There are four types of PTSD symptoms. One of the symptoms is reliving the event commonly known as re-experiencing symptoms. Traumatic experience memories can recur at any time. For example, a person may experience nightmares. They can also experience a flashback - a feeling of encountering the event again. The other symptom is the avoidance of circumstances that remind a person of the stressful event. For example, a person may avoid crowds because they feel dangerous. A person may avoid driving if he or she has a prior experience of a car accident. If it was an earthquake, a person might avoid watching movies containing earthquakes scenes. A person can even keep busy as a way of avoiding thinking or talking about the event. Another symptom is the negative changes in feelings and beliefs. For example, a person may lack loving or positive feelings towards other individuals and may avoid relationships. A person may also forget about parts of the traumatic encounter or avoid talking about them. More to say, a person can also develop feelings of mistrust by thinking the world is very dangerous. The last symptoms include feeling keyed up also known as hyper arousal. For example, an individual may find it hard sleeping, concentrating, and he or she may be scared of surprise or loud noise.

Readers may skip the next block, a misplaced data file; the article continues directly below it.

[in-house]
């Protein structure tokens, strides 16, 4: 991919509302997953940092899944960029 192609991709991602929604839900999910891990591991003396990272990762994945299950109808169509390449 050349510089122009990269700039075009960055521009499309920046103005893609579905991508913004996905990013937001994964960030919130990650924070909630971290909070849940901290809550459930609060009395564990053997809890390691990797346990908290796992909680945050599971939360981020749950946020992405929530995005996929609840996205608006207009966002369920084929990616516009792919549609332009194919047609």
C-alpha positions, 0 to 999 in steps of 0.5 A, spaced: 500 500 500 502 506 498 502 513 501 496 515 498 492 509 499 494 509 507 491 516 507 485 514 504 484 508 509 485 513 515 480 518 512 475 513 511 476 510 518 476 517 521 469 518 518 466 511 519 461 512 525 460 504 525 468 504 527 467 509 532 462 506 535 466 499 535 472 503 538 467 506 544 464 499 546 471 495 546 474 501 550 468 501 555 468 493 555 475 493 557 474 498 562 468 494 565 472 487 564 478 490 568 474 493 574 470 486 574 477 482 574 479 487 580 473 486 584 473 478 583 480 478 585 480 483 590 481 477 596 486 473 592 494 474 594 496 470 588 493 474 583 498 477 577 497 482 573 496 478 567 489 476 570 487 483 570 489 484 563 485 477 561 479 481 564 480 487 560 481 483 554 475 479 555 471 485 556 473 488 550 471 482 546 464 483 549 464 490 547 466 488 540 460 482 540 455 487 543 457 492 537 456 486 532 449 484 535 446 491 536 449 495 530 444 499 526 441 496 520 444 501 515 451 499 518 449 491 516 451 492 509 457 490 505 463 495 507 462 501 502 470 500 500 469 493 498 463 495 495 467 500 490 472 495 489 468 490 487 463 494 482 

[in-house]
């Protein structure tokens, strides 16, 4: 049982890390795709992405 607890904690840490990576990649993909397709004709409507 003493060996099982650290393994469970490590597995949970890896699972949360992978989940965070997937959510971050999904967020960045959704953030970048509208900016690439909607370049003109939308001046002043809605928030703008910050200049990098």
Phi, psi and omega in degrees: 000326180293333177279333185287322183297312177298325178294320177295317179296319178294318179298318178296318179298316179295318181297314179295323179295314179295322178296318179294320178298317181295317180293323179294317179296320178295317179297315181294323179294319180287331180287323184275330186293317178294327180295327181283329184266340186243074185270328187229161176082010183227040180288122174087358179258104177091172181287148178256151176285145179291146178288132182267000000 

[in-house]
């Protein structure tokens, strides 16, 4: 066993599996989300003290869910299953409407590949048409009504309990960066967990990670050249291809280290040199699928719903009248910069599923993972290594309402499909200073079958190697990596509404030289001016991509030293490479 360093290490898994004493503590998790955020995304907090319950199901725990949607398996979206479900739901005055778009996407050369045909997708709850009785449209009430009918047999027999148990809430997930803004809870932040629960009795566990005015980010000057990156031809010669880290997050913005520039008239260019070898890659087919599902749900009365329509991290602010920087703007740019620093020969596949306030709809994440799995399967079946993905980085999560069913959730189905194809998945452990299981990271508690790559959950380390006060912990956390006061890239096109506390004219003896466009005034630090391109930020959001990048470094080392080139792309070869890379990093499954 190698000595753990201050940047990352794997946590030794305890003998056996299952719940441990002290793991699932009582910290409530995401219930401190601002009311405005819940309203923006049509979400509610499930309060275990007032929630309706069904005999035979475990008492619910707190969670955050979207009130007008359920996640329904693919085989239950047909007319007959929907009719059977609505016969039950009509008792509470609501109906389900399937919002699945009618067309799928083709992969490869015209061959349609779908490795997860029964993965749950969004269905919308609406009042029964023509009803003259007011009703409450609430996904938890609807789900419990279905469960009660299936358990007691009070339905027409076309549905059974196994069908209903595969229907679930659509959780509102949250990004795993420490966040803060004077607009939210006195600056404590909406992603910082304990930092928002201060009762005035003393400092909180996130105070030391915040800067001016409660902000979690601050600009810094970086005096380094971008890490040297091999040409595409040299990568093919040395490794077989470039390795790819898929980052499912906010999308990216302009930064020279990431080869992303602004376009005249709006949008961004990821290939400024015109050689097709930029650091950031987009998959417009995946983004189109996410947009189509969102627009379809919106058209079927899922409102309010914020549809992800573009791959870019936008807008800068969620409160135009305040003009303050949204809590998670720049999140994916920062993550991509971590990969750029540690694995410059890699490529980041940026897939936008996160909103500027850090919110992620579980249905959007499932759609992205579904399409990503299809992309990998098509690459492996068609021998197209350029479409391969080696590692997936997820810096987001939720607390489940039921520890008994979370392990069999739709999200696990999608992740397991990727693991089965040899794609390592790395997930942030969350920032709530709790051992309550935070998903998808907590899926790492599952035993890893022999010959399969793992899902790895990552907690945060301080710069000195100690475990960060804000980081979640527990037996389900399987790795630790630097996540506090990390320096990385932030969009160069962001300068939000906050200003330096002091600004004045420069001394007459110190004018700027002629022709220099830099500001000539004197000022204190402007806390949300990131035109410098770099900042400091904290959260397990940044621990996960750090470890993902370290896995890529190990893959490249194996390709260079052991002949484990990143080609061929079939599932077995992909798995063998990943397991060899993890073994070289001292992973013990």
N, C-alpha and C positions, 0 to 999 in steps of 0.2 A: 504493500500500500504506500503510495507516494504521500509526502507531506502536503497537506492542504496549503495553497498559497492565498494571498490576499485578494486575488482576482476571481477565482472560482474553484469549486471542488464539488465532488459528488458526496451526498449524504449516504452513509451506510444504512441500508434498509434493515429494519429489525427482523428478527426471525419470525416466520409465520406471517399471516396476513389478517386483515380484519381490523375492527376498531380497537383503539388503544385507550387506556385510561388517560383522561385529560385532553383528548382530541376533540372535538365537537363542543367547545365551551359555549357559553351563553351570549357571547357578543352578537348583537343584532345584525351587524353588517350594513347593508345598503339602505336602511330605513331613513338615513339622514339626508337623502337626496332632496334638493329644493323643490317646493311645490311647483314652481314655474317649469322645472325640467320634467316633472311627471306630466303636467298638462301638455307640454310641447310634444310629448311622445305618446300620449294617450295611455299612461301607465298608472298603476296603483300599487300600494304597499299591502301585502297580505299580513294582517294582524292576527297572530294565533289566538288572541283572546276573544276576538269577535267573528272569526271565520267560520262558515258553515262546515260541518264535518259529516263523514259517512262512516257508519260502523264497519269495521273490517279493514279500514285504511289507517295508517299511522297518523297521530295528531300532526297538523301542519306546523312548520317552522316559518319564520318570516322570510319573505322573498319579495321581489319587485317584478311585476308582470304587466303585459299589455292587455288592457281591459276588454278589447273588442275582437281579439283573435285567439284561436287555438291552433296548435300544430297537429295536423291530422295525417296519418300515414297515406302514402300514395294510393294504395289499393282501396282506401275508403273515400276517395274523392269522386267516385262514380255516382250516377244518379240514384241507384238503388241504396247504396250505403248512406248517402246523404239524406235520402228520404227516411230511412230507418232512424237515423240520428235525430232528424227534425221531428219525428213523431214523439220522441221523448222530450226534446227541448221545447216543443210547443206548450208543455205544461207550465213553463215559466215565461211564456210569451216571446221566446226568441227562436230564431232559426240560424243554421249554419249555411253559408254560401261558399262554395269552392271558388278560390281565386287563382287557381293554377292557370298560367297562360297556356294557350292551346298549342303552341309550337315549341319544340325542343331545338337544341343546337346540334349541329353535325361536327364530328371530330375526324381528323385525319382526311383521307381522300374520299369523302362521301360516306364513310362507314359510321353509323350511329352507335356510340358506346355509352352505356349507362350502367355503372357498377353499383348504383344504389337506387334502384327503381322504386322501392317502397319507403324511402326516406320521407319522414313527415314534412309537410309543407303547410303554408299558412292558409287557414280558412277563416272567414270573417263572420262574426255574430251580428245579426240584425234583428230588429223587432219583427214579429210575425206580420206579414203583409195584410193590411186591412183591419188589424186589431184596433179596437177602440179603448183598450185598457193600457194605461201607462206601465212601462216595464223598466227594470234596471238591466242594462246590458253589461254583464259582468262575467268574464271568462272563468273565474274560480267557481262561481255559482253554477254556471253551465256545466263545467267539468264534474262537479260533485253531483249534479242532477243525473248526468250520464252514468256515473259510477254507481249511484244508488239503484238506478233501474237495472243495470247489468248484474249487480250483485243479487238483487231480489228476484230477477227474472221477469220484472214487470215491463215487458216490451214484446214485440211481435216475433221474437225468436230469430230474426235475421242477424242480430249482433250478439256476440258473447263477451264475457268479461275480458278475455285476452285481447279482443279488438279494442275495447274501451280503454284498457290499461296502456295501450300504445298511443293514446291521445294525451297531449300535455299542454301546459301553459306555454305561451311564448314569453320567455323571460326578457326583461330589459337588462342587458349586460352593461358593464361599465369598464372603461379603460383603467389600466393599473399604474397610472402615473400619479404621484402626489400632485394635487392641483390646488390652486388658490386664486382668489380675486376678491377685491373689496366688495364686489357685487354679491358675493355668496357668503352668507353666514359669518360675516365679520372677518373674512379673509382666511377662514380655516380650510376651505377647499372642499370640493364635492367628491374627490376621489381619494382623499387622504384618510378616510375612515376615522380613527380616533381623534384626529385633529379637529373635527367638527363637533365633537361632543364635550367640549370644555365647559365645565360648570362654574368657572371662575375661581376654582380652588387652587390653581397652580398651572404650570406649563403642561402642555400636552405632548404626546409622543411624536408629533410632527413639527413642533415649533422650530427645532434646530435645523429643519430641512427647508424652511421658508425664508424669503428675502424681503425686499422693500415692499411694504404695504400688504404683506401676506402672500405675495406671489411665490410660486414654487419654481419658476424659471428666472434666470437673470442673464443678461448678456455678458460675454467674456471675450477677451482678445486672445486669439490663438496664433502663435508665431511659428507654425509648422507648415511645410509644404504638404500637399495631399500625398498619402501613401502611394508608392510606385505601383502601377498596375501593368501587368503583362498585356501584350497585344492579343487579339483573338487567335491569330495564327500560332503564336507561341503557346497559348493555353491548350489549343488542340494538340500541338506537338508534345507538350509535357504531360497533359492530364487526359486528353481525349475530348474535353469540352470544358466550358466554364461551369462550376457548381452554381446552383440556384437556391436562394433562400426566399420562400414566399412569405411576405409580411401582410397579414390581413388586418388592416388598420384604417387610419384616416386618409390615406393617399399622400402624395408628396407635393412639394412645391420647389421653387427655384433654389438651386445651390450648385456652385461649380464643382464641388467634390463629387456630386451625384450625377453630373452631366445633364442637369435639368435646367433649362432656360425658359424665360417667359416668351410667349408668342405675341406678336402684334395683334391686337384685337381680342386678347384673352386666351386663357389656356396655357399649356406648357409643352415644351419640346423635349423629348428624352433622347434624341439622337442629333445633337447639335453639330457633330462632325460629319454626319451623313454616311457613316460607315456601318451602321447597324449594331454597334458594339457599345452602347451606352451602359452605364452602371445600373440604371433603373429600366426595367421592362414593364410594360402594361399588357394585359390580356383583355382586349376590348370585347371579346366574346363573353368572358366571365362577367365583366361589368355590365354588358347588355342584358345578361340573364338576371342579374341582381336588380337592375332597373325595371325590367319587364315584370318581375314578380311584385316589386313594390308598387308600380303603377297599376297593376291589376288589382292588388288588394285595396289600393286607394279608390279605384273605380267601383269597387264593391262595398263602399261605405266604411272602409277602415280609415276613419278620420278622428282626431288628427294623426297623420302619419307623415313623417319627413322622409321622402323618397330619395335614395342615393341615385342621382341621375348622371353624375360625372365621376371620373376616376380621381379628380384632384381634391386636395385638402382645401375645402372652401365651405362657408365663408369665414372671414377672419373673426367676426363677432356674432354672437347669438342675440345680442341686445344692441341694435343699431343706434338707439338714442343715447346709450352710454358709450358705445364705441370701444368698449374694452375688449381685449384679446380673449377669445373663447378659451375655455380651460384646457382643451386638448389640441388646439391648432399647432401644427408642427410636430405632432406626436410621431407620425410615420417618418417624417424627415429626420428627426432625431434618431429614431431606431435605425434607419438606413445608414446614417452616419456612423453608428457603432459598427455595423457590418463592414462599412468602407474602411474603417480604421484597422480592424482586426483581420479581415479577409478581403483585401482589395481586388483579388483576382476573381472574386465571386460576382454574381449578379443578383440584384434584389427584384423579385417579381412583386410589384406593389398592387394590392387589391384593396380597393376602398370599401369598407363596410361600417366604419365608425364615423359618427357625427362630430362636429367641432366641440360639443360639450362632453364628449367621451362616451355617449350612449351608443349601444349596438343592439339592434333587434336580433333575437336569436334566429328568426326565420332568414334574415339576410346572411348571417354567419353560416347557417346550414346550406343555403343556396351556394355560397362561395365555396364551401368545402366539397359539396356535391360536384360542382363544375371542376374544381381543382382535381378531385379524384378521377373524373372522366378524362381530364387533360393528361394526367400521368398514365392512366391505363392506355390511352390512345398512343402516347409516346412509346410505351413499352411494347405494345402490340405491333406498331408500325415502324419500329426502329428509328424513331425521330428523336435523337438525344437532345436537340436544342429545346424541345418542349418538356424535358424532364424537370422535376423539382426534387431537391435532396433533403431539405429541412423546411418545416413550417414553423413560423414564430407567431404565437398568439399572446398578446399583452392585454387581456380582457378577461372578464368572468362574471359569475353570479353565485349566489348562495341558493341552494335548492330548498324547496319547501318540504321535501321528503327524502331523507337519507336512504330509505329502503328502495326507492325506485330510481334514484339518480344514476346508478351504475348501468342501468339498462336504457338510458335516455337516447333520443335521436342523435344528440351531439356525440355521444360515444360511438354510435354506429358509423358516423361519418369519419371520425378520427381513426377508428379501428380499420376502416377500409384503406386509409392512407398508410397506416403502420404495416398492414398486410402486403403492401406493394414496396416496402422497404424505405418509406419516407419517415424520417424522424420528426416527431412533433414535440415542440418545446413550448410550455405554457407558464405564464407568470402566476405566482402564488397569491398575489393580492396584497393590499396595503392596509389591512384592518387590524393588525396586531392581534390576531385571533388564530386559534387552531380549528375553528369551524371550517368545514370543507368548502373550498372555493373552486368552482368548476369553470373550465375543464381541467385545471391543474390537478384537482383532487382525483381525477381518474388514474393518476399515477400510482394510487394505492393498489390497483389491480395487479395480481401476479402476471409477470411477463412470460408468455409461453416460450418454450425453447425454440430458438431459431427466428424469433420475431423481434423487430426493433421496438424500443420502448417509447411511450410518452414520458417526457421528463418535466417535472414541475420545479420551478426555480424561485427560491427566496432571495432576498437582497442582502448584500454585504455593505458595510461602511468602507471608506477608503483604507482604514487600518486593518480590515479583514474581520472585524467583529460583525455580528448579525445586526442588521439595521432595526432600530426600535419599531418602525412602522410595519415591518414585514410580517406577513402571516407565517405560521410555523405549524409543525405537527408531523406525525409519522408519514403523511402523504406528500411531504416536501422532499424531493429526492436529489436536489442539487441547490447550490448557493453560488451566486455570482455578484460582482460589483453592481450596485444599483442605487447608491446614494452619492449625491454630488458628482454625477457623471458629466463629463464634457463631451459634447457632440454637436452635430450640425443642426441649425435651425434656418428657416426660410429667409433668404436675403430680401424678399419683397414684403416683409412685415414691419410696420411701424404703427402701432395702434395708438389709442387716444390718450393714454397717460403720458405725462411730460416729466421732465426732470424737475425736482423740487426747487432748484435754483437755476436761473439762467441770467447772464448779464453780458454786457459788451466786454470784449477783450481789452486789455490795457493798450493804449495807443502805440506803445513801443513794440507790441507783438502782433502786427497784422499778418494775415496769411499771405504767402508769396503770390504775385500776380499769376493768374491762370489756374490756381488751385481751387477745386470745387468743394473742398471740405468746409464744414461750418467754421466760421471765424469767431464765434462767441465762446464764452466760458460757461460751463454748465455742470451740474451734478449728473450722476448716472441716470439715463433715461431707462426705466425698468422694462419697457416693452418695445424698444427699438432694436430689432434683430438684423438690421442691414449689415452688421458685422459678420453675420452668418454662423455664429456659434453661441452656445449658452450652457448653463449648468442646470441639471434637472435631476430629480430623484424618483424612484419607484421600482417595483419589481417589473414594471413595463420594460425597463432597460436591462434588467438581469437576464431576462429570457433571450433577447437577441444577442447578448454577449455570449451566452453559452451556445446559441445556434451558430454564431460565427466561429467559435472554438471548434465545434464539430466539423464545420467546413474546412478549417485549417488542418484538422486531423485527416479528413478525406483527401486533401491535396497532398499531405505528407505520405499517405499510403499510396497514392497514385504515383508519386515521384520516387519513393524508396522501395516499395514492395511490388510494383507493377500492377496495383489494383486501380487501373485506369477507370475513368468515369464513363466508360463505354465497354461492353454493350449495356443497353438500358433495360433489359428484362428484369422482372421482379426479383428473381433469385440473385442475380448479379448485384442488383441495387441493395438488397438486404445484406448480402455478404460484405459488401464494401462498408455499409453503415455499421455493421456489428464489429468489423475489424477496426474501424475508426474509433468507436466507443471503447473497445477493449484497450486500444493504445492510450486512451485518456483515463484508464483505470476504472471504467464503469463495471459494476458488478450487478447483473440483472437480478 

Different Types of PTSD

There are five main types of PTSD. They include acute stress disorder, normal stress response, comorbid, uncomplicated, and complex PTSD. Normal stress response develops when a healthy individual, who has been exposed to a particular distinct traumatic experience in adulthood, encounters emotional numbing and bad memories. Such a person may also avoid relationships or develop the feelings of unreality, distress, and tension. Acute stress disorder is distinguished by suspiciousness, severe insomnia, dissociation, mental confusion, and panic reactions. Uncomplicated PTSD encompasses the persistent re-experiencing of the traumatic incident, emotional numbing, the avoidance of the stimuli related to the trauma, and the indicators of increased arousal. Comorbid PTSD is mostly linked to at least one other leading psychiatric disorder like panic disorder, alcohol or substance abuse, depression, and other anxiety disorders. Complex PTSD is common among people who have been exposed to prolonged distressing situations, particularly during childhood like childhood sexual abuse. These persons are frequently diagnosed with antisocial or borderline personality disorder or dissociative conditions. 

Prevention Strategies of PTSD